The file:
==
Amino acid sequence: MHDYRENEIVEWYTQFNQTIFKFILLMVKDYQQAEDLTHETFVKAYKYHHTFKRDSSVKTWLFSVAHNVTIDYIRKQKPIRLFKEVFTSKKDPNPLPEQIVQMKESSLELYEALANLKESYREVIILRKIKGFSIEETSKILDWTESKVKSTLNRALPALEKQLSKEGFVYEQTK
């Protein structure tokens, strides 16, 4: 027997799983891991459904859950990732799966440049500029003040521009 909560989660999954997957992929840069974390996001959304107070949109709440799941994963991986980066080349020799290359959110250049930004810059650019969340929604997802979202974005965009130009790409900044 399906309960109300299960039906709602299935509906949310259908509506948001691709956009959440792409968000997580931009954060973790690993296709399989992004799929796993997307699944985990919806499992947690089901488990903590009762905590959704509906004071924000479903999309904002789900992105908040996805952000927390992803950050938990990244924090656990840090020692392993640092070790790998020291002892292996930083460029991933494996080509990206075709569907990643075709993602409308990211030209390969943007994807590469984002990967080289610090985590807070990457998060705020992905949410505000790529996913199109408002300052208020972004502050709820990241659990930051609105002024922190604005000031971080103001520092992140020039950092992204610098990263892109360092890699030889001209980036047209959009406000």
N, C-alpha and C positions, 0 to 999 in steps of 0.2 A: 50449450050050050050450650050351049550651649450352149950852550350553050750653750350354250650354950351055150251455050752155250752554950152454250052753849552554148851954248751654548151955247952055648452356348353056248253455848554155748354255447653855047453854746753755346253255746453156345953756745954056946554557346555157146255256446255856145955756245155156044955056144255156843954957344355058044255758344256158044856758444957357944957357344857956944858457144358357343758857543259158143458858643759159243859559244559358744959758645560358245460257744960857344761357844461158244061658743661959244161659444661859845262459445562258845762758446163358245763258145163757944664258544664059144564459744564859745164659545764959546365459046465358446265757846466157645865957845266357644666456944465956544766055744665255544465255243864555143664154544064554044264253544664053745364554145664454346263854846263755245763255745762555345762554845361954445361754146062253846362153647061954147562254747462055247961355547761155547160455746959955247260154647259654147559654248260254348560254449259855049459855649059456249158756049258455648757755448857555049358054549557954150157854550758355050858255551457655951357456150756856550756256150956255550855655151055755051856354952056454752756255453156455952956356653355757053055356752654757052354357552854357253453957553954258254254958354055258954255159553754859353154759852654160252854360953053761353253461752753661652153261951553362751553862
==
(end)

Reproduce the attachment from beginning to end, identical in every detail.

Amino acid sequence: MHDYRENEIVEWYTQFNQTIFKFILLMVKDYQQAEDLTHETFVKAYKYHHTFKRDSSVKTWLFSVAHNVTIDYIRKQKPIRLFKEVFTSKKDPNPLPEQIVQMKESSLELYEALANLKESYREVIILRKIKGFSIEETSKILDWTESKVKSTLNRALPALEKQLSKEGFVYEQTK
């Protein structure tokens, strides 16, 4: 027997799983891991459904859950990732799966440049500029003040521009 909560989660999954997957992929840069974390996001959304107070949109709440799941994963991986980066080349020799290359959110250049930004810059650019969340929604997802979202974005965009130009790409900044 399906309960109300299960039906709602299935509906949310259908509506948001691709956009959440792409968000997580931009954060973790690993296709399989992004799929796993997307699944985990919806499992947690089901488990903590009762905590959704509906004071924000479903999309904002789900992105908040996805952000927390992803950050938990990244924090656990840090020692392993640092070790790998020291002892292996930083460029991933494996080509990206075709569907990643075709993602409308990211030209390969943007994807590469984002990967080289610090985590807070990457998060705020992905949410505000790529996913199109408002300052208020972004502050709820990241659990930051609105002024922190604005000031971080103001520092992140020039950092992204610098990263892109360092890699030889001209980036047209959009406000």
N, C-alpha and C positions, 0 to 999 in steps of 0.2 A: 50449450050050050050450650050351049550651649450352149950852550350553050750653750350354250650354950351055150251455050752155250752554950152454250052753849552554148851954248751654548151955247952055648452356348353056248253455848554155748354255447653855047453854746753755346253255746453156345953756745954056946554557346555157146255256446255856145955756245155156044955056144255156843954957344355058044255758344256158044856758444957357944957357344857956944858457144358357343758857543259158143458858643759159243859559244559358744959758645560358245460257744960857344761357844461158244061658743661959244161659444661859845262459445562258845762758446163358245763258145163757944664258544664059144564459744564859745164659545764959546365459046465358446265757846466157645865957845266357644666456944465956544766055744665255544465255243864555143664154544064554044264253544664053745364554145664454346263854846263755245763255745762555345762554845361954445361754146062253846362153647061954147562254747462055247961355547761155547160455746959955247260154647259654147559654248260254348560254449259855049459855649059456249158756049258455648757755448857555049358054549557954150157854550758355050858255551457655951357456150756856550756256150956255550855655151055755051856354952056454752756255453156455952956356653355757053055356752654757052354357552854357253453957553954258254254958354055258954255159553754859353154759852654160252854360953053761353253461752753661652153261951553362751553862